The Shiv Sena is in the midst of a transformation, and the biggest indication of that is Aaditya Thackeray’s decision to contest the Maharashtra assembly election, said Dhaval Kulkarni, a Mumbai-based senior journalist who has reported on politics in Maharashtra for over 15 years. Kulkarni, who recently wrote The Cousins Thackeray: Uddhav, Raj and the Shadow of their Senas, added that the current deadlock in the state—at the time of publishing, the Shiv Sena has ended its 30-year-old alliance with the BJP, and looks set to form a state government with support from the NCP and Congress—is much deeper than an ally holding out for a better deal.
“Uddhav knows this is the best chance for the Sena to come to power. If the Shiv Sena strikes an understanding with the NCP and Congress, it may birth a new political equation with national repercussions,” he said in an interview.
How do you look at Uddhav Thackeray’s present stance, which has brought the state to a standstill?
Aaditya’s decision to contest the elections has made it evident that the party is in the throes of a transformation. The BJP was seen as the junior ally of the Shiv Sena, which has a much wider social and political base. The tables were turned in 2014. The BJP leadership did not spare an opportunity to corner the Shiv Sena. The present standoff goes beyond the usual optics. It is something deeper.
Like senior leaders of the NCP and even the Congress, Uddhav may feel that if the BJP gets another stint in Maharashtra, it will not hesitate to bring these parties to ground zero. Though these things are accepted in today’s politics, they may pose an existential threat to these political formations.
Uddhav knows this is the best chance for the Sena to come to power. If the Shiv Sena strikes an understanding with the NCP and Congress, it may birth a new political equation with national repercussions.
How do you see Aaditya Thackeray’s entry into the electoral fray?
This marks a major shift for the Shiv Sena. Traditionally, the Thackerays have stayed away from seeking public office. When the Shiv Sena- BJP alliance came to power in Maharashtra in 1995, Shiv Sena chief, late Bal Thackeray, chose Manohar Joshi and later, Narayan Rane, as the chief ministers. But Rane’s 2005 revolt made it evident that this diarchy of power was not working well. Aaditya’s election sends a stern message to party leaders that if the party is in striking distance of power, a member of the first family may eventually occupy it. There is no vacancy for that position.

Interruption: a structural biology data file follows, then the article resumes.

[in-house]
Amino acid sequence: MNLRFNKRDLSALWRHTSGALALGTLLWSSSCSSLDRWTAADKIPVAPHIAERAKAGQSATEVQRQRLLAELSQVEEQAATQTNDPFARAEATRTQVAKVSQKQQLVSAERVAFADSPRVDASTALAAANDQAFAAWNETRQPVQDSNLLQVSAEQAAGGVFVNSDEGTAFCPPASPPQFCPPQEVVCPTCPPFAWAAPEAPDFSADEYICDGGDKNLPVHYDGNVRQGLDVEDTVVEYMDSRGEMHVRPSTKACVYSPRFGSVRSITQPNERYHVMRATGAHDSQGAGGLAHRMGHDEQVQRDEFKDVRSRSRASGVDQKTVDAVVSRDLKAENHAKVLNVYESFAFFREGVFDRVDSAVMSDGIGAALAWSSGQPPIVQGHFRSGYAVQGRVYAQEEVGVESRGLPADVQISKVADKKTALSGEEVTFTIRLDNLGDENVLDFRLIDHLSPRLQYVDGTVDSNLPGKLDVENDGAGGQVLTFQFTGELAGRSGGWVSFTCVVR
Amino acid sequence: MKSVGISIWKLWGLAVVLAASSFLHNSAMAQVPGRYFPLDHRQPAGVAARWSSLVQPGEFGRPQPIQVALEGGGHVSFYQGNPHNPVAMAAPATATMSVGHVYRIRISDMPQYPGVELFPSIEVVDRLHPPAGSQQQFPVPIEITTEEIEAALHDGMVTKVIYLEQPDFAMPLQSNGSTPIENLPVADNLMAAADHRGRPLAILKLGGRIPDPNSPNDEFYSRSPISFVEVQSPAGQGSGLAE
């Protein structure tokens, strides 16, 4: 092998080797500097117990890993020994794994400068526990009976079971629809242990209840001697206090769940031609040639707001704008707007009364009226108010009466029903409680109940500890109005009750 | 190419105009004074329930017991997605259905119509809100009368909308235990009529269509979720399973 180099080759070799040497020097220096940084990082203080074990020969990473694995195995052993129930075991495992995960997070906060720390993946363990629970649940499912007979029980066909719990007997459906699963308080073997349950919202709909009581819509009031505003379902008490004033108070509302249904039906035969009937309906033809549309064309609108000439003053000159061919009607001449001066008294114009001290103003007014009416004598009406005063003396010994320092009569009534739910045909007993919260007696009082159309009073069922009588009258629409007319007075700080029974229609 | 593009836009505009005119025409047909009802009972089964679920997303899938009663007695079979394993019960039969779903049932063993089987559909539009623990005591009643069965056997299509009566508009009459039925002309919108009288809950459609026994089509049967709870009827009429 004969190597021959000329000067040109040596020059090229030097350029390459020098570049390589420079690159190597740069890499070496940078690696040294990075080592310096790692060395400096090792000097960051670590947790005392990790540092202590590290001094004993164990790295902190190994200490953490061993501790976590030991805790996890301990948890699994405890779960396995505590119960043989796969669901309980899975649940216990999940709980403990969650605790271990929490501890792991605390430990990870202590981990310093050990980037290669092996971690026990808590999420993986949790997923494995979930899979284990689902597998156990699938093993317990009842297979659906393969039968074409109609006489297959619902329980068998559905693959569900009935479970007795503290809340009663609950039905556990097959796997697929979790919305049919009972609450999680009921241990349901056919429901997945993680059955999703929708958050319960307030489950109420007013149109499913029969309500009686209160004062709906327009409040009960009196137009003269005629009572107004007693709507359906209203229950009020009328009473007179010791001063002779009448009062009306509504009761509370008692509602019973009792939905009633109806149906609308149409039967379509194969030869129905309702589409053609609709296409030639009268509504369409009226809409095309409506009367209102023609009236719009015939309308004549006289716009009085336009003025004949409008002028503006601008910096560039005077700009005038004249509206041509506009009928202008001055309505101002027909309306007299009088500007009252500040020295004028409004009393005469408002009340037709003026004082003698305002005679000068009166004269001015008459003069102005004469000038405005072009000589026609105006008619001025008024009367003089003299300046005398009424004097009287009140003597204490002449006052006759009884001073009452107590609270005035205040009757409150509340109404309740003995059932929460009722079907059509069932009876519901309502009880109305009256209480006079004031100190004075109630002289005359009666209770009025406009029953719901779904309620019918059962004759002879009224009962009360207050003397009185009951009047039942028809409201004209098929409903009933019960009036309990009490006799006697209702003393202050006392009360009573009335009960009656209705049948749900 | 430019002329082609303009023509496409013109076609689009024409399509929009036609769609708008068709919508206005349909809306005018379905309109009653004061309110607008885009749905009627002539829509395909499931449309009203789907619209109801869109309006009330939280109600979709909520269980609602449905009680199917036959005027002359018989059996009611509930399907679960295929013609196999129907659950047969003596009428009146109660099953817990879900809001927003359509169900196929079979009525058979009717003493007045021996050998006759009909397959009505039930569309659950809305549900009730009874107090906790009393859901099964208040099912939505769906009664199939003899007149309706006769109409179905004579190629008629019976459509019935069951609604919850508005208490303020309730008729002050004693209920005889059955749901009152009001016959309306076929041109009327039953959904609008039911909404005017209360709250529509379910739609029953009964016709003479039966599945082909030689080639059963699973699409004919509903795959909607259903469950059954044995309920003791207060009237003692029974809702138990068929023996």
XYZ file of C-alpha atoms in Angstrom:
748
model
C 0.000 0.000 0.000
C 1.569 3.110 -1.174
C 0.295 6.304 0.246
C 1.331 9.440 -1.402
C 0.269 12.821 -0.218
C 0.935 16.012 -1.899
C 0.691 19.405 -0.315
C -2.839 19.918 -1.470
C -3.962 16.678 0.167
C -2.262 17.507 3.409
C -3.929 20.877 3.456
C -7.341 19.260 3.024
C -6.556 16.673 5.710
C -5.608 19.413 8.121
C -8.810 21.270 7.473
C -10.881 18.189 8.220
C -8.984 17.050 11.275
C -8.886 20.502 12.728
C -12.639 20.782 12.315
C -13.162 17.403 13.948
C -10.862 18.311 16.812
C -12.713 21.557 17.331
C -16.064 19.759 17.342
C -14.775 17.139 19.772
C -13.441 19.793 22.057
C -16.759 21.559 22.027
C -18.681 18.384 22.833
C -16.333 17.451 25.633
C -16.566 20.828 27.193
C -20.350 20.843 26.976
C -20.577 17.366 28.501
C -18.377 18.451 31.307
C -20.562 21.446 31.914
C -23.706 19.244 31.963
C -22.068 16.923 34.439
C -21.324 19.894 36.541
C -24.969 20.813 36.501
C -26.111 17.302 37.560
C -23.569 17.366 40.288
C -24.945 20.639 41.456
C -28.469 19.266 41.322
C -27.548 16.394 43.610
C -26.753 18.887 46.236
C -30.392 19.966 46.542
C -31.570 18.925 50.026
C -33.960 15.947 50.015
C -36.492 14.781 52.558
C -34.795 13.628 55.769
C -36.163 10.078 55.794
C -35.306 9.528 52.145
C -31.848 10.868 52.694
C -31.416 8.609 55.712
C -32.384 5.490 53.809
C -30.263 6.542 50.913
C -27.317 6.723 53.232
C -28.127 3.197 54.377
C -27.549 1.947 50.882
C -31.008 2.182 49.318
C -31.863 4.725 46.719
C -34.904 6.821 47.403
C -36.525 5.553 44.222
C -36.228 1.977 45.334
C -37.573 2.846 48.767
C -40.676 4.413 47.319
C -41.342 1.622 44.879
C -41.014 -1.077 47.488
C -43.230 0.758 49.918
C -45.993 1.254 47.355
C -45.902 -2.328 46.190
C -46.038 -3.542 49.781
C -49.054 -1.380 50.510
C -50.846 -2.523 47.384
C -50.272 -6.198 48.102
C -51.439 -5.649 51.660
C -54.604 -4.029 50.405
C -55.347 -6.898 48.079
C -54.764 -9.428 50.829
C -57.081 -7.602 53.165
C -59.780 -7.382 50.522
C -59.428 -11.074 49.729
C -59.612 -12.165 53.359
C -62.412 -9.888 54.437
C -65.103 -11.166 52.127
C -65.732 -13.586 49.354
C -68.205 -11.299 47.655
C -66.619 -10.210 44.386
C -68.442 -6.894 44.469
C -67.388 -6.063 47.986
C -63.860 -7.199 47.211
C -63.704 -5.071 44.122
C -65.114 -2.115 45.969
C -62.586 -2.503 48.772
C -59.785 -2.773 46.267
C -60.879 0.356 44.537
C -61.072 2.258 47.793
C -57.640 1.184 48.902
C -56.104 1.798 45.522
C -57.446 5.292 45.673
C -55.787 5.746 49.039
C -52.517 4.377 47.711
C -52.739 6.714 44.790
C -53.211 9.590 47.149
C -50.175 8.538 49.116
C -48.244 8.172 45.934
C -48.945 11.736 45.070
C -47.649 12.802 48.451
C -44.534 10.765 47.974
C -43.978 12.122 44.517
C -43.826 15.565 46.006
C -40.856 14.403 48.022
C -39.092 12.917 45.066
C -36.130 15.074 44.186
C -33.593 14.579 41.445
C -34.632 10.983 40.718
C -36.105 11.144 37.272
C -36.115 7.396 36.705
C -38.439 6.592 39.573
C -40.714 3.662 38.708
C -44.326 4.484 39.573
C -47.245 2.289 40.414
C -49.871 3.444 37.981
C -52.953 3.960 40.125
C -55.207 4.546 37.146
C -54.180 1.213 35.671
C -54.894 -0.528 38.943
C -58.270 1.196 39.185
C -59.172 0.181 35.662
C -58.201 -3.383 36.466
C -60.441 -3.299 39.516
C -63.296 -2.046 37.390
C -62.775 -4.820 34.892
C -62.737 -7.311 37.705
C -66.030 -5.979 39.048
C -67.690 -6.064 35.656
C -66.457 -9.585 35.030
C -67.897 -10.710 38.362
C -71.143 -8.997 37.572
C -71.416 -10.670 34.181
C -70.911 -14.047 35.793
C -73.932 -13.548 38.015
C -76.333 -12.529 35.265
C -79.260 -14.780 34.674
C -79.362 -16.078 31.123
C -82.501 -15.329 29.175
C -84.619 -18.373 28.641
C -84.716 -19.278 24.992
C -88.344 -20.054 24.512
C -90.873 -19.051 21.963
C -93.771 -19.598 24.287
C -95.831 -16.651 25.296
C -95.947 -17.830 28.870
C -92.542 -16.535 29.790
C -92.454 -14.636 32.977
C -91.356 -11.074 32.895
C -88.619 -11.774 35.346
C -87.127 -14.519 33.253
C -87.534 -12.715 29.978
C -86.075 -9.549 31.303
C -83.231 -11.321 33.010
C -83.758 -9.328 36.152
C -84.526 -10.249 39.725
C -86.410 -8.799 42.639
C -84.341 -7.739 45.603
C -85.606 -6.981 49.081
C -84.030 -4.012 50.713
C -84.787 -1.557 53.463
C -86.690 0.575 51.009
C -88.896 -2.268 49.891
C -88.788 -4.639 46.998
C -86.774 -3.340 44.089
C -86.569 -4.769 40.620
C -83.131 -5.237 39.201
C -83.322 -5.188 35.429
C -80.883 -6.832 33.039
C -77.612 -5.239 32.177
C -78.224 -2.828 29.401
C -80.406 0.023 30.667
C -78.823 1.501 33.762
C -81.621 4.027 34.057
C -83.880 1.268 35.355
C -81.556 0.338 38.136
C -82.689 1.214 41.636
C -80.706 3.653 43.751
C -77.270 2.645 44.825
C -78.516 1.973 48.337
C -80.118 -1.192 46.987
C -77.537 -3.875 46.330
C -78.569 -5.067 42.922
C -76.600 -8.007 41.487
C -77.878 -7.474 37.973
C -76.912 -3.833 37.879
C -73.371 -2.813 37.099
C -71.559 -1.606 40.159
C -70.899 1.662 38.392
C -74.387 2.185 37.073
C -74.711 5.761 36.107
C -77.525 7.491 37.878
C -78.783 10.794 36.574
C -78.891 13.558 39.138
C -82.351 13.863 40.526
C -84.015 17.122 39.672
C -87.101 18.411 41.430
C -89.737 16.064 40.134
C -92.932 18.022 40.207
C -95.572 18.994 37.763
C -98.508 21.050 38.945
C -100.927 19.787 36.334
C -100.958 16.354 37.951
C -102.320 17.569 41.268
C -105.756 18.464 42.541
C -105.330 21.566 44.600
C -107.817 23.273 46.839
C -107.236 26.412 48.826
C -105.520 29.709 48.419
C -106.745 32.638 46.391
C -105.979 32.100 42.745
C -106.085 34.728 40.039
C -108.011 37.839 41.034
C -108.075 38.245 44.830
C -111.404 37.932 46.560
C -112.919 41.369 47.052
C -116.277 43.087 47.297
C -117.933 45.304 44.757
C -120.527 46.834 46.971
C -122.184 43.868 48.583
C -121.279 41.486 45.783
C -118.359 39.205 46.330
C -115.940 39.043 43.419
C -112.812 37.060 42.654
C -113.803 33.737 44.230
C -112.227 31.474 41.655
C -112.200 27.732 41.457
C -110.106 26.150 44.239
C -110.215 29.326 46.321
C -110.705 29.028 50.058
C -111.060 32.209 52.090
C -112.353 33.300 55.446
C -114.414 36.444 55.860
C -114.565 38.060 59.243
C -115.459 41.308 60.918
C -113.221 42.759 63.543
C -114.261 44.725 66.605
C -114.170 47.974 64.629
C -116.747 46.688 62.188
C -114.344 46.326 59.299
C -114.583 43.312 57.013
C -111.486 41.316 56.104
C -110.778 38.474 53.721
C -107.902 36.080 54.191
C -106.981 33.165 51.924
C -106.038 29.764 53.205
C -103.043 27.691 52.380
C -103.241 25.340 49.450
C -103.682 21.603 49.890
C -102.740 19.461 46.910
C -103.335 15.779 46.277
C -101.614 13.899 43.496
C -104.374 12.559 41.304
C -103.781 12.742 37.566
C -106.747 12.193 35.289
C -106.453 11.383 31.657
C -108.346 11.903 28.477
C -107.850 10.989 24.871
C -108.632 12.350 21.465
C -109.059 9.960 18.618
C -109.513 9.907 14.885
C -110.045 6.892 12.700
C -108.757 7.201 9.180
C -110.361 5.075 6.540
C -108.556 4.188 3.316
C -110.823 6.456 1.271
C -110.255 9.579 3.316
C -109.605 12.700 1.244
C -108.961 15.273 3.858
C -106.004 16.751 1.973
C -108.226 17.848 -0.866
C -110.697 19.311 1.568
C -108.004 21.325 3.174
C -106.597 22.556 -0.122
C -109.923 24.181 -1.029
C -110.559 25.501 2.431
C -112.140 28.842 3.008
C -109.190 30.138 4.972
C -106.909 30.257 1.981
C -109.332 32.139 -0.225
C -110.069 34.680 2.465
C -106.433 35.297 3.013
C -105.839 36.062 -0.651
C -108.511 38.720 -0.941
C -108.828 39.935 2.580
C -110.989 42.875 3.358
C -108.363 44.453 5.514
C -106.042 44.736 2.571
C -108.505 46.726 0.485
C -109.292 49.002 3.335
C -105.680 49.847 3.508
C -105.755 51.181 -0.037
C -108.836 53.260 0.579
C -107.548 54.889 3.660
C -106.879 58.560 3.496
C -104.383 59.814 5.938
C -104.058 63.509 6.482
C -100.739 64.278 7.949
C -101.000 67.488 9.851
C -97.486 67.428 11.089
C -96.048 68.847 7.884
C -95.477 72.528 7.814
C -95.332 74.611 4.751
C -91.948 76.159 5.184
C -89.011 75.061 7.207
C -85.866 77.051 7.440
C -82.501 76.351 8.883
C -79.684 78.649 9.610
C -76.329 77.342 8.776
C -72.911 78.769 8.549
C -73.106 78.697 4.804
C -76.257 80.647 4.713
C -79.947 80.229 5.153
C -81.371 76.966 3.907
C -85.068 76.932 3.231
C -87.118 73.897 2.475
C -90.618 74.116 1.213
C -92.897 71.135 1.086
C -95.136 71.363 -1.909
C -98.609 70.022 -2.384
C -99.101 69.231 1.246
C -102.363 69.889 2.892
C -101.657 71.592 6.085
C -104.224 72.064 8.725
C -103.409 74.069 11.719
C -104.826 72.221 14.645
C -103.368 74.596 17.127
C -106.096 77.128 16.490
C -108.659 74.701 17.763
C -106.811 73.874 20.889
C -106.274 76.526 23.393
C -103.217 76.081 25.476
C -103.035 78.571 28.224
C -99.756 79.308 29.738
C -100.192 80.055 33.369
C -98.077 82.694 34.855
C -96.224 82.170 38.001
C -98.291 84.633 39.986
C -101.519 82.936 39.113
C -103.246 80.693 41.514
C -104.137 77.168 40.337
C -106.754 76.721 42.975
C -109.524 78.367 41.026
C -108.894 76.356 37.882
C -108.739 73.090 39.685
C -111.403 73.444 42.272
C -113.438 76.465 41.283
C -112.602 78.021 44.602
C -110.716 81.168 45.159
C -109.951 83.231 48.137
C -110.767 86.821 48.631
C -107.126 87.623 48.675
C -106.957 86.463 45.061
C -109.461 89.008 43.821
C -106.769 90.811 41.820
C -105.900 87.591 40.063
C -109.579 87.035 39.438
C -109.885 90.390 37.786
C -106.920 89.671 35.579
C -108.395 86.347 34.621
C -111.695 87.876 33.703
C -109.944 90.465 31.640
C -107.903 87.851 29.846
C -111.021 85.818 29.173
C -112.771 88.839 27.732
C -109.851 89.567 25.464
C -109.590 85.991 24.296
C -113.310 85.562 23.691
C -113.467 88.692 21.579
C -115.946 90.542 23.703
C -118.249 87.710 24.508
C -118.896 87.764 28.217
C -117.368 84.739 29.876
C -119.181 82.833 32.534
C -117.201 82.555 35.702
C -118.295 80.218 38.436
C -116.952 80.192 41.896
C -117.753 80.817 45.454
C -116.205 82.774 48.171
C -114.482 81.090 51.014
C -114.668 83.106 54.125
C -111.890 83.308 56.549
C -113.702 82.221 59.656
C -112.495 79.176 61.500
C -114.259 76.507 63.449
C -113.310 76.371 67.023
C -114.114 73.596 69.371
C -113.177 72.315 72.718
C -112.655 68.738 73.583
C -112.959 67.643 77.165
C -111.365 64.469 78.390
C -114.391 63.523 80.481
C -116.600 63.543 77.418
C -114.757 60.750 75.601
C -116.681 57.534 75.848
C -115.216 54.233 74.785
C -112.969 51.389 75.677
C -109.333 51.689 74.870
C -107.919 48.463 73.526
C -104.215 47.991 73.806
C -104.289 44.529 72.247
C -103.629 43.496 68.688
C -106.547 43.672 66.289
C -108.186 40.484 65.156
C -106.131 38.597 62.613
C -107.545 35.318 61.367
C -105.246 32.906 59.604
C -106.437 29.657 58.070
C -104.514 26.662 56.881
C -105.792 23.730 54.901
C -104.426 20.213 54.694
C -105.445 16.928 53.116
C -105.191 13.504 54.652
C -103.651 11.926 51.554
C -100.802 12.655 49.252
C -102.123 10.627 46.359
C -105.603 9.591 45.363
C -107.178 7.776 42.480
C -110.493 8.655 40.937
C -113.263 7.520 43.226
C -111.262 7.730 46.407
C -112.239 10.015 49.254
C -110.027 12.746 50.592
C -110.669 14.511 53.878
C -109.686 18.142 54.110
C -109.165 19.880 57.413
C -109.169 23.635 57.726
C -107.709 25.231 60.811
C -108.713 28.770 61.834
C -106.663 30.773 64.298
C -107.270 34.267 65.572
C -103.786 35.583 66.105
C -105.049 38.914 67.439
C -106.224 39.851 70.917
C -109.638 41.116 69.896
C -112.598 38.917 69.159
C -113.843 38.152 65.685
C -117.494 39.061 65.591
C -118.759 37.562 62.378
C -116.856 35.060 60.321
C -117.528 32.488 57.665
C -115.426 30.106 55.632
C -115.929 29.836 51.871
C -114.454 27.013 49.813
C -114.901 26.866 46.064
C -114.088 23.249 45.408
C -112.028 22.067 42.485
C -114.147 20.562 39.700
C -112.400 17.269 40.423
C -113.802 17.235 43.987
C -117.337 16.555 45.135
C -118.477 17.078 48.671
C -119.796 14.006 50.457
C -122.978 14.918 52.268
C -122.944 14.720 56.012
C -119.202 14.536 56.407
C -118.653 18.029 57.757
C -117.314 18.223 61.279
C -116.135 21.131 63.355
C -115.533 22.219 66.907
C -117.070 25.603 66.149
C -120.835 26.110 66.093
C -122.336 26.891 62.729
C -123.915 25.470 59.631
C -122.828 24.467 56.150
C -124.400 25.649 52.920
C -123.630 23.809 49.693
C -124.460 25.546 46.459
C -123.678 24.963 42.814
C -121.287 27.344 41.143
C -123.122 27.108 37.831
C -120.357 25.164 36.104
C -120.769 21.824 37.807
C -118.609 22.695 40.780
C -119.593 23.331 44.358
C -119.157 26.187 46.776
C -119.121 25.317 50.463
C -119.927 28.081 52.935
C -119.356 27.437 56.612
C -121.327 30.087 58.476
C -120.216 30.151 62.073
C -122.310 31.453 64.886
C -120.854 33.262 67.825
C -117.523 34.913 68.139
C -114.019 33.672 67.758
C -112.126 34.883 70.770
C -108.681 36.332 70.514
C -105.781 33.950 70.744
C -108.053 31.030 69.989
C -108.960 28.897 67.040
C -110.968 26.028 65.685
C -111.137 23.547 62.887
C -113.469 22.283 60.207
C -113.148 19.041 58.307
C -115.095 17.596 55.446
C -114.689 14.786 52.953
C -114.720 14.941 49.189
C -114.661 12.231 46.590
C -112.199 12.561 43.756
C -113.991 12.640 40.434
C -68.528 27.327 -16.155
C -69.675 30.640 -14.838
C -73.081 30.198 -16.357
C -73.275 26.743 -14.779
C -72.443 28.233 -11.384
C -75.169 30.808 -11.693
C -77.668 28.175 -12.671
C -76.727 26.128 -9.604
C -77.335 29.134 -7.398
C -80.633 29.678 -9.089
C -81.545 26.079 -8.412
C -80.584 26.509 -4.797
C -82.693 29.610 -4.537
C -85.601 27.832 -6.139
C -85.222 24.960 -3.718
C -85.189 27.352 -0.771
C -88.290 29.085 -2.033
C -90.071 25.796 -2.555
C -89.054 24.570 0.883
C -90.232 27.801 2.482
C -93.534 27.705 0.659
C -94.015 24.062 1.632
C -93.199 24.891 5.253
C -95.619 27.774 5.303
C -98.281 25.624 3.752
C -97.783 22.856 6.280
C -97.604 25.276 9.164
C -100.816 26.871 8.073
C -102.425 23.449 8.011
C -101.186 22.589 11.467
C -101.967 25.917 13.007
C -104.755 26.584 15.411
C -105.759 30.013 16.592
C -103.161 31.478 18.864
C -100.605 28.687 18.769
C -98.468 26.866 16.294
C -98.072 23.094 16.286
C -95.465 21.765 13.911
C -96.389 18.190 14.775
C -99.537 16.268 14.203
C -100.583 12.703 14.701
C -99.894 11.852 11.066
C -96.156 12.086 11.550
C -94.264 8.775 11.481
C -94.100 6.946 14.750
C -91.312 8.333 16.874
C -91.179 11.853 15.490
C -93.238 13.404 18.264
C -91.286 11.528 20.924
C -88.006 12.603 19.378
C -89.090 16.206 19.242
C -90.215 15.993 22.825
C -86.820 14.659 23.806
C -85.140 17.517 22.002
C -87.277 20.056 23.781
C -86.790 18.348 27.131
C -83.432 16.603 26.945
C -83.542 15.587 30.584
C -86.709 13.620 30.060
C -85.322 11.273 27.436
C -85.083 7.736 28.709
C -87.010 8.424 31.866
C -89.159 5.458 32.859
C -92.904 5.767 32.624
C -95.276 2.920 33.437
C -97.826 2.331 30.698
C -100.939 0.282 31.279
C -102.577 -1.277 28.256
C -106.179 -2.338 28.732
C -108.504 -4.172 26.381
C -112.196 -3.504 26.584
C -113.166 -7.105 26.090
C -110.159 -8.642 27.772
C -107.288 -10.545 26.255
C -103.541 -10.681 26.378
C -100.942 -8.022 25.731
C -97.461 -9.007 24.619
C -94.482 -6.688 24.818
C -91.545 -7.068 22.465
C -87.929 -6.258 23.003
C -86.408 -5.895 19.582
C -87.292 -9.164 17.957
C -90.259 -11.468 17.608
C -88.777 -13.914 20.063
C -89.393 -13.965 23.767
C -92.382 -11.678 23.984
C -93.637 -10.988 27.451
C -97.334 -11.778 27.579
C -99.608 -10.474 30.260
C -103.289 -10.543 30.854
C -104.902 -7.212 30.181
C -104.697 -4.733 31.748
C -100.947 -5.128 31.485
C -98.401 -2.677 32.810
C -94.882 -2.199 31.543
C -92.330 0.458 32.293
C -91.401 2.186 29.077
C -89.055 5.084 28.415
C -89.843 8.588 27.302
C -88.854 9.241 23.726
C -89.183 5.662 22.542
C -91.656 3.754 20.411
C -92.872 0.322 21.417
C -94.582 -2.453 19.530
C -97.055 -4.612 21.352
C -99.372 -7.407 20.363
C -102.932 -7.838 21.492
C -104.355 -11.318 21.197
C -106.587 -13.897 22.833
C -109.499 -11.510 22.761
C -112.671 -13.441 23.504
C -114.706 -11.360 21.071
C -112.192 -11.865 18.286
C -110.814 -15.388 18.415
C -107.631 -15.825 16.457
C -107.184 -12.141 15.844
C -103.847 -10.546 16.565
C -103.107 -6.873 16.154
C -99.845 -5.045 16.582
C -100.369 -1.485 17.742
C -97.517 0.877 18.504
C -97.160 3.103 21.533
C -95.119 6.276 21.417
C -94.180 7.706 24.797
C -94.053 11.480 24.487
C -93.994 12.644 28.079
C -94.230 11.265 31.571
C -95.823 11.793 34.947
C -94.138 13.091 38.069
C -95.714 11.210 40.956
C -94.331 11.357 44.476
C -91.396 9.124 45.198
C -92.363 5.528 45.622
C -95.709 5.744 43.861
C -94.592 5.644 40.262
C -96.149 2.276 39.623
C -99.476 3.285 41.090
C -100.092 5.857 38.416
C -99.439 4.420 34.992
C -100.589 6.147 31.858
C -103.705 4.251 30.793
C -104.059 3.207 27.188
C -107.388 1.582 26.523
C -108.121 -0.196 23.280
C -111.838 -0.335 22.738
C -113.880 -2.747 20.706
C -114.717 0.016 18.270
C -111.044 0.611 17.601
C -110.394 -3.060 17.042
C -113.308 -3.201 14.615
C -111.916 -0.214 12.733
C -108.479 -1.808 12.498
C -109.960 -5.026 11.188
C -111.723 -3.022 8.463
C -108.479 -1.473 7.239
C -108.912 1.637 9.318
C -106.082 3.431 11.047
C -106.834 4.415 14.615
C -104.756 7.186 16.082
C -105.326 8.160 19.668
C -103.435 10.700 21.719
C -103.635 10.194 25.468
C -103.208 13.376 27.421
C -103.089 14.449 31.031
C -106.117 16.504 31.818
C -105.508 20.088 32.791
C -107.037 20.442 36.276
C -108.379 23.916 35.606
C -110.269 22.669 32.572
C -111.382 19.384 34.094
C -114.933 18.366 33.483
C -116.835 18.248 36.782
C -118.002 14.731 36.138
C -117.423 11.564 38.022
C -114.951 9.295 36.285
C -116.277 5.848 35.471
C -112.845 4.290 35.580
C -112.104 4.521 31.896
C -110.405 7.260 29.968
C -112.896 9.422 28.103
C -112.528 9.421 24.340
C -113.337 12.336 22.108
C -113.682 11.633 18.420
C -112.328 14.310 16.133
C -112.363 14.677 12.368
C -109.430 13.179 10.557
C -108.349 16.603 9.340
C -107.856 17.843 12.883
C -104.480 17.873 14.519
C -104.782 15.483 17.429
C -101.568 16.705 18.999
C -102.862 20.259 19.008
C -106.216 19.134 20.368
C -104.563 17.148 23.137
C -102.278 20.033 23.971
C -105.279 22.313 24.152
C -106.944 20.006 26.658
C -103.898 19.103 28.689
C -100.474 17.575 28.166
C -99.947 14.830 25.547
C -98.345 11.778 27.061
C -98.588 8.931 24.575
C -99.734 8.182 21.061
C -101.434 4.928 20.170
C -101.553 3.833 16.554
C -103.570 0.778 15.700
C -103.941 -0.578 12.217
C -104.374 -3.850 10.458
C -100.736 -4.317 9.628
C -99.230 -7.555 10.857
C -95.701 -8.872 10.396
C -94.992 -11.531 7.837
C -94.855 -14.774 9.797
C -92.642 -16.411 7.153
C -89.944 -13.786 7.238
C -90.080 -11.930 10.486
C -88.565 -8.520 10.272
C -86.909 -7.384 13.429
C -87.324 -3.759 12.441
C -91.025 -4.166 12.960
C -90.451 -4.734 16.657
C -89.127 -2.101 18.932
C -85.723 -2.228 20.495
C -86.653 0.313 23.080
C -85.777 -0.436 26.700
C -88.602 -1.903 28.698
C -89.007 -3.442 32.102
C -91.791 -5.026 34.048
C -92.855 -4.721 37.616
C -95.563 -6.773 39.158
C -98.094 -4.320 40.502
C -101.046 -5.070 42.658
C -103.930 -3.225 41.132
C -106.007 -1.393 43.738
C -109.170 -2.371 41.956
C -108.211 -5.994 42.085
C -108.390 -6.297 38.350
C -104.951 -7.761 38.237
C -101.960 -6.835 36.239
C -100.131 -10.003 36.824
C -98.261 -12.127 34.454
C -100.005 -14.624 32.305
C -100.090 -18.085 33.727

What do you think of Raj Thackeray’s chances of a resurgence this time?
Raj is a leader with a charismatic authority. Such politicians can seize an opportunity and convert it into votes. The MNS may have ended up with just one seat in the Maharashtra assembly, but the party put up a good show in many constituencies in Mumbai. This means a latent support base exists for the party.
However, to emerge as a force to reckon with in politics, Raj and the MNS need to strengthen their organisation, undo mistakes of the past, ensure consistency and above all, tap into the latent anti-incumbency in the state through bread-and-butter issues that go beyond identity politics. Maharashtra needs a strong pan-state regional player along the lines of parties like the TDP, DMK and TRS, to amplify the state’s demands with the centre.
I feel that there is space for a political party apart from the four major players, namely, the Congress, NCP, BJP and Shiv Sena. Prakash Ambedkar’s Vanchit Bahujan Aghadi tapped into some of this anger during the Lok Sabha polls. But to enter this space, the MNS needs to take social and economic realities into account.
Maharashtra needs a strong pan-state regional player along the lines of parties like the TDP, DMK and TRS, to amplify the state’s demands with the centre.
Why did you decide to focus on the Thackerays for your first book?
I have been reporting on the Shiv Sena and MNS for around a decade or so. Even before I started doing this, I wanted to write about the Sena, examining why nativist movements, which claim to speak for sons of the soil, strike a chord in a large section of the masses.
The Thackerays generate a lot of curiosity in India and abroad. For instance, when I was part of a media delegation that visited Pakistan in 2011, the highest number of questions from the local media, civil society and people at large, were about Bal, Uddhav and Raj Thackeray.
Though the Shiv Sena has been written about by both scholars and journalists, I wanted to spin the narrative into a political biography of Uddhav and Raj, their initiation into politics and subsequent parting of ways.
What were some of the challenges you faced while doing the research for this book?